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SNIPPET LESSON PLAN FOR: Exponents, Scientific Notation, and Numeral Systems
Using Powers of Ten or Cosmic Voyage Subject: Mathematics: Exponents, Scientific Notation, and Numeral Systems Ages: 12+; Middle and High School; Note: There are two films that show the amazing changes which occur when a ƒ is added to the end of a number or a decimal point moved to the left. The first and best is the 1977 short subject entitled Powers of Ten by Charles and Ray Eames. It was the first film to use shots of the same scene at increasing or decreasing distances to demonstrate the tremendous power of exponential change. The Eames website also features an interactive tool that allows the viewer to select an order of magnitude and then see the corresponding picture from the video.Length: Film Clip: Powers of Ten: 9 minutes; Cosmic Voyage: Approximately 10 minutes in two clips; Lesson: Not Applicable – the film clips and supplemental materials presented in this Snippet Lesson Plan is designed to supplement teachers' existing lesson plans on the topics covered. Learner Outcomes/Objectives: Students will have a vibrant graphic sense of the power of exponential increase and decrease, the vast distances of space, and the relatively vast distances of atomic spaces. They will be able to relate this to place value notation and they will be introduced to scientific notation. Students will be introduced to several different numeral systems. Rationale: The meaning of exponents and scientific notation, as well as an understanding of their ability to economically describe the physical universe, are central to understanding math and science. Visual presentation of these concepts is the easiest way to teach them. Description of the Snippet: Viewers are taken on a journey through the distances of space and into the heart of matter, changing magnification of each scene by a factor of ten. 


Supplemental Materials
The Decimal Numeral System: The modern system of counting using precisely ten symbols appears to relate to the fact that human hands have ten fingers. Small children use their fingers to count, add, and subtract. In fact, this has been done since counting became part of human culture. The most accepted theory on Roman numerals is that they evolved from Etruscan symbols. However, a common sense folk etymology for Roman numerals attributes the Roman numeral "I" to the shape of a single finger and the Roman numeral "V" to a hand with five outstretched fingers. Two such hands united by crossed wrists make an "X", the Roman numeral for ten. Contemporary systems of counting have gone far beyond Roman numerals and there is no finger on a hand that corresponds to the symbol "0." However, the most prevalent numeral system still uses precisely ten symbols. This numeral system is called the Decimal Numeral System (deci being Latin for ten). Having ten basic numbers or symbols, one of which represents nothing or zero, means that numbers greater than nine can be expressed only by combining symbols in some manner. The chosen way to count numbers after 9 is to use a second position to the left to represent numbers multiplied by ten. When ten is reached, the smallest nonzero symbol, "1", is placed into this new position, letting the first position run again from 0 to 9. In this manner a representation for numbers 10  19 is obtained. When twenty is reached, the symbol to the left (the one multiplied by 10) changes to "2," and the first position then runs from 0 to 9, representing the numbers 20 to 29, and so on. By 99, all possible combinations of symbols in two positions have been used, and a new position to the left is created in which the symbol occupying that place is multiplied by 100. Counting is continued by starting over again with the other two positions (101,102, 103, etc.). Every student knows how this works, but it is important to recall the underlying rationale in order to understand the meaning of exponents and the different numeral systems that will be discussed below. The same procedure works in reverse for numbers smaller than one. The first place to the right of the decimal, includes symbols whose value is divided by ten, the second place to the right of the decimal is for symbols whose value is determined by dividing by 100, and so on. Thus, .1 means onetenth, .01 means one onehundredth, .101 means onehundred and one, one thousandths or one tenth plus one onethousandth. How Exponents Work: When very large or very small numbers are required, the place value system becomes difficult to use. Exponents, written as a superscript after the symbol, are a simpler way to express these numbers, e.g. 10^{2}. The exponent indicates how many times to multiply a number by itself. 10^{2} is the same as 100, without any obvious advantage in writing it either way (three symbols are required in both cases). But take one million: 10^{6} is definitely shorter to write than 1,000,000. Note how the exponent corresponds to the number of zeros to the right of the "1." Numbers smaller than one can also be represented by powers of ten, using negative exponents, as a negative power means how often the number one is divided by itself: 10^{2} equals 1/10 times 1/10, which is one divided twice by 10. This number can also be written as 1/100 or 0.01. Exponential notation is also an advantage for very small numbers: 10^{6} is a short way to represent one millionth, or 0.000001. In the films both the outward and the inward journeys quickly reach scales which would be rather complicated to express in writing without using exponential notation of the "powers of ten." Any number of the decimal numeral system can be represented as a sum of powers of ten multiplied by the value of its digits:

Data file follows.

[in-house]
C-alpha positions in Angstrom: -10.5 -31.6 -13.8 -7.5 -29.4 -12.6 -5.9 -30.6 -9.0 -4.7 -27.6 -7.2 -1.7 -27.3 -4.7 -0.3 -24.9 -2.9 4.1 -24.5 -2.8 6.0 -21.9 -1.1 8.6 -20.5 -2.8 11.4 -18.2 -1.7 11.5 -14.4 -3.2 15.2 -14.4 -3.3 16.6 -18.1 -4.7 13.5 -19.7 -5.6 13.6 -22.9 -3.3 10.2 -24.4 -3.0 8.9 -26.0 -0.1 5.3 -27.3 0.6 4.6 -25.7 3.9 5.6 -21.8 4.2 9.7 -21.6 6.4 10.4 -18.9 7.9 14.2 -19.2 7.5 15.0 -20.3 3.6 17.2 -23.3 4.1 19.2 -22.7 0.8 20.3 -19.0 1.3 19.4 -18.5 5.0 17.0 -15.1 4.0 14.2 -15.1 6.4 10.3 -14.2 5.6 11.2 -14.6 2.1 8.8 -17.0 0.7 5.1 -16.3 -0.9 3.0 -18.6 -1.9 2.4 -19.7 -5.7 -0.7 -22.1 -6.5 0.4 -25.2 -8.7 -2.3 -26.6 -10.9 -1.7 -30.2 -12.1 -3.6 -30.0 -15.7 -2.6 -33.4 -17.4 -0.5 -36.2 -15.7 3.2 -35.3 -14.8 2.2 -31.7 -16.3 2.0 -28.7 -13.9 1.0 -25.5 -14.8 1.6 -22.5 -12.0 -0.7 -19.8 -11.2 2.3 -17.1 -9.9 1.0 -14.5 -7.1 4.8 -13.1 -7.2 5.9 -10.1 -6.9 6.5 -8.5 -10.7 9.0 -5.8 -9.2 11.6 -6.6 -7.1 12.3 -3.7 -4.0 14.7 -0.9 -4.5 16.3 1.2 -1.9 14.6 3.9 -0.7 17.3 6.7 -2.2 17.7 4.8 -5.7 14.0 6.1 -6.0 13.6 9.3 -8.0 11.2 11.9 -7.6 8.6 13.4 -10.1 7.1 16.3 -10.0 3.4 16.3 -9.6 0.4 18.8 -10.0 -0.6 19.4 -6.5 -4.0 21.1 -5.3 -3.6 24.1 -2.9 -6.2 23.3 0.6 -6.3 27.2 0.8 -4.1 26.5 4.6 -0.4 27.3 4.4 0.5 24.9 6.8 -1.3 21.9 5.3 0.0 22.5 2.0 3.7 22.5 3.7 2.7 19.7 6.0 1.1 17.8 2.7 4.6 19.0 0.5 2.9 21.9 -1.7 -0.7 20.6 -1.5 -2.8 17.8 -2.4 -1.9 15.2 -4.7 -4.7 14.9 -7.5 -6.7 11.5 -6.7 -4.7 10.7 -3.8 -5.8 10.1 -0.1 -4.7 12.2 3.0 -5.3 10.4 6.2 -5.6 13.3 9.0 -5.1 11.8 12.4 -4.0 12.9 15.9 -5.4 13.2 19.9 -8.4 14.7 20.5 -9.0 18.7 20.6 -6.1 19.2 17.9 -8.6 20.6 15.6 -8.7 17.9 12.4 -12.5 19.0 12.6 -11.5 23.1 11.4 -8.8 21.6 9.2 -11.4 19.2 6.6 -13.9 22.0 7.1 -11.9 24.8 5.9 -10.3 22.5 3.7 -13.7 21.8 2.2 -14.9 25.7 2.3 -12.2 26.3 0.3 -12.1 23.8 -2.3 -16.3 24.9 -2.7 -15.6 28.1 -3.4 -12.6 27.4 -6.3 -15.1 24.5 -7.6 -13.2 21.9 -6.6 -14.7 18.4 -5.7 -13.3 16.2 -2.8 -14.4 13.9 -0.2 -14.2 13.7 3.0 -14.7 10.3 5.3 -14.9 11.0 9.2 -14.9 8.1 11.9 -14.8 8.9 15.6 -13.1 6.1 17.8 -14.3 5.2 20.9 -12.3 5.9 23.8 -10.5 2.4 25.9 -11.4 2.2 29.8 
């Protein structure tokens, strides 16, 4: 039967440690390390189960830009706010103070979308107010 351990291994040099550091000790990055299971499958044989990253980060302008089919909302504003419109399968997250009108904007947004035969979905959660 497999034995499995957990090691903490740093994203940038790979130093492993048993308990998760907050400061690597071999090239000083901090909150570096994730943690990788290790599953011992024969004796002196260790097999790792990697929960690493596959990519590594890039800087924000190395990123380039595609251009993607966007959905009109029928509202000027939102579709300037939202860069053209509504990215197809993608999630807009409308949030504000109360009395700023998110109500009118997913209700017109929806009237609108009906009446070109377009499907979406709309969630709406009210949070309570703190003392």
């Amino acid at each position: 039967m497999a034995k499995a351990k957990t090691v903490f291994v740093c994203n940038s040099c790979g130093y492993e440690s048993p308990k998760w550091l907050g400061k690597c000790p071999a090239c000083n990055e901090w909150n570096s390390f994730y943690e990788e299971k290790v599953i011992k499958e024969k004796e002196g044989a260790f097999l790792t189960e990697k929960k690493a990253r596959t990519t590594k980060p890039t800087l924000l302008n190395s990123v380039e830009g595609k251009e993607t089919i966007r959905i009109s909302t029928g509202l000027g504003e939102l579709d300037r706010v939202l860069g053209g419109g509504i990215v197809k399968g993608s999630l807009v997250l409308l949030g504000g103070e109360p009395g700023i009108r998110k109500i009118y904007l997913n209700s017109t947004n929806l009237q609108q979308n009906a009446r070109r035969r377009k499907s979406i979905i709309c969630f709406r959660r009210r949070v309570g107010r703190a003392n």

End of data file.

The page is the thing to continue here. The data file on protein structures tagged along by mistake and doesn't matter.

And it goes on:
1,354.95 = 1 x 10^{3} + 3 x 10^{2} + 5 x 10^{1} + 4 x 10^{0} + 9 x 10^{1} + 5 x 10^{2}
Recall that any number to the power of 1 is equal to itself and any number to the power of 0 is equal to 1.